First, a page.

Thursday, April 2, 2015

Indiana GOP Lawmakers release their 'Fixed' version of RFRA



These Repubs think they're slick.

After the huge backlash over the Indiana RFRA foolishness, Republicans vow to fix the law, by adding language that supposed to mirror the federal RFRA.

But this newer version does not add LGBT protections to the law, nor includes religious groups. This version is still weak and problematic.

Think Progress breaks it down:
Indiana’s RFRA will no longer trump state or local laws banning anti-gay discrimination: The fix provides that Indiana’s RFRA does not authorize businesses “to refuse to offer or provide services, facilities, use of public accommodation, goods, employment, or housing to any member or members of the general public” on the basis of a list of protected traits that includes “sexual orientation” and “gender identity.” Another provision provides that the state’s RFRA law does not “establish a defense to a civil action or criminal prosecution” brought against someone who engages in such discrimination. This language appears broad enough to permit local ordinances protecting gay and trans rights to function against business owners with religious objections to LGBT people. It also would enable a similar state law to function, were the Indiana legislature to pass such a law in the future.

The fix does nothing about Hobby Lobby: At the same press conference where Pence announced that he was open to language protecting against anti-LGBT discrimination, he also cited the Supreme Court’s Hobby Lobby decision as an example of what he hoped the fixed RFRA bill would still accomplish. It remains to be seen whether the Indiana courts will interpret the state’s RFRA bill the way that the Supreme Court read federal RFRA in Hobby Lobby — that is, whether they will allow religious objections to be used to diminish the rights of others. It is likely, however, that state courts will follow the Supreme Court’s lead, as they often do when tasked with interpreting similar laws.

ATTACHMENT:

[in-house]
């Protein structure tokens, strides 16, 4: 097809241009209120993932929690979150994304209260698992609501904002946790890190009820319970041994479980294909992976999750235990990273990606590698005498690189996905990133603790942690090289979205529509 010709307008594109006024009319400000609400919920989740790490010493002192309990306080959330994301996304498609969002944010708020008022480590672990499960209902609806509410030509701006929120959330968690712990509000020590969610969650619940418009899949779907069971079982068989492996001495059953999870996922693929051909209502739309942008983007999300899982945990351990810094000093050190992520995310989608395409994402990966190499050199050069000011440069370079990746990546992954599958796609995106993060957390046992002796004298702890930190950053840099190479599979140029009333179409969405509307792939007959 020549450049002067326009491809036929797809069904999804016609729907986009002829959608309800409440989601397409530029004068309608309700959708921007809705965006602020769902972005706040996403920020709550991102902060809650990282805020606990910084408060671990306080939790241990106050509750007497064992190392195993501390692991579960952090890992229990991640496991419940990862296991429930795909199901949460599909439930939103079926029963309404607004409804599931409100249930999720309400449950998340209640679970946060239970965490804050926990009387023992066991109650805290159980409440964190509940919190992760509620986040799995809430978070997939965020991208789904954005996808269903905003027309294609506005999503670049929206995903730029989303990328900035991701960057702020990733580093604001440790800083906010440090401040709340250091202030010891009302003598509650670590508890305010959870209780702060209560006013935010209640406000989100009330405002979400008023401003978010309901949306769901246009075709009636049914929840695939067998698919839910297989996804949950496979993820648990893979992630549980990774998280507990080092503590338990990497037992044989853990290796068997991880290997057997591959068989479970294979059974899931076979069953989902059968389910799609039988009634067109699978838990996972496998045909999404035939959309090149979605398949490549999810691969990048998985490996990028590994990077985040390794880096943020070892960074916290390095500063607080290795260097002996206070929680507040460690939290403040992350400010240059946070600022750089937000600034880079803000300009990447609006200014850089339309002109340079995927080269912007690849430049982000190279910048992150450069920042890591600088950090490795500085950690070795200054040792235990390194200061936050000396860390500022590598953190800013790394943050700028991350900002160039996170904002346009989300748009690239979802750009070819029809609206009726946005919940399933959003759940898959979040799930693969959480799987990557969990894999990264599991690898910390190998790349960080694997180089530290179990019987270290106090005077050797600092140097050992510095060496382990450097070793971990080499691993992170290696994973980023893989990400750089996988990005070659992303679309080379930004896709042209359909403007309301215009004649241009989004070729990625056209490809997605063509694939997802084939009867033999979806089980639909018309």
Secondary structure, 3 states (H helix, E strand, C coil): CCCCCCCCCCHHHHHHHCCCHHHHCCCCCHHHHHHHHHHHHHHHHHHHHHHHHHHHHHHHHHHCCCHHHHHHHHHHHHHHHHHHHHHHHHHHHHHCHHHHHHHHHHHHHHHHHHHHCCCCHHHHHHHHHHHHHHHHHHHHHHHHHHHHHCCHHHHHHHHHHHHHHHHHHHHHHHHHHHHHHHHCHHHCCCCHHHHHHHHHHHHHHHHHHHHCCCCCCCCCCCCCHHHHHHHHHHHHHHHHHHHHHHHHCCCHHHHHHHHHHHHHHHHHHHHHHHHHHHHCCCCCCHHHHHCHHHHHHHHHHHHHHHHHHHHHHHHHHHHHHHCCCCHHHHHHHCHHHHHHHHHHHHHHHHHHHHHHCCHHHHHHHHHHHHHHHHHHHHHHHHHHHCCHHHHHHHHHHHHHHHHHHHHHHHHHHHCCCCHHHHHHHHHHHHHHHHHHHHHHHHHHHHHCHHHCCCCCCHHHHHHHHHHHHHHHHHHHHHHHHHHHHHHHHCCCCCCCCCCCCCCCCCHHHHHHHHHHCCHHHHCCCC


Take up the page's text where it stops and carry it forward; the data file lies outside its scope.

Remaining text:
The fix does not apply to religious groups: Though the fix protects against discrimination by most individuals and businesses, it does still permit RFRA to be invoked by churches, nonprofit religious organizations or clergy who engage in discrimination.

LGBT people in Indiana gain no new rights from the fix: In the wake of the backlash against the original Indiana RFRA law, many LGBT rights groups hope that the state would enact anti-discrimination provisions protecting gay and trans people in Indiana at the state level. The fix includes none of these protections. What that means is that LGBT people who live in cities like Indianapolis will regain the rights they already enjoyed before the state RFRA law took effect, but LGBT people who were unprotected before this law will remain unprotected.
So, in other words, it's really not a 'fix'.

You can read it for yourself, here

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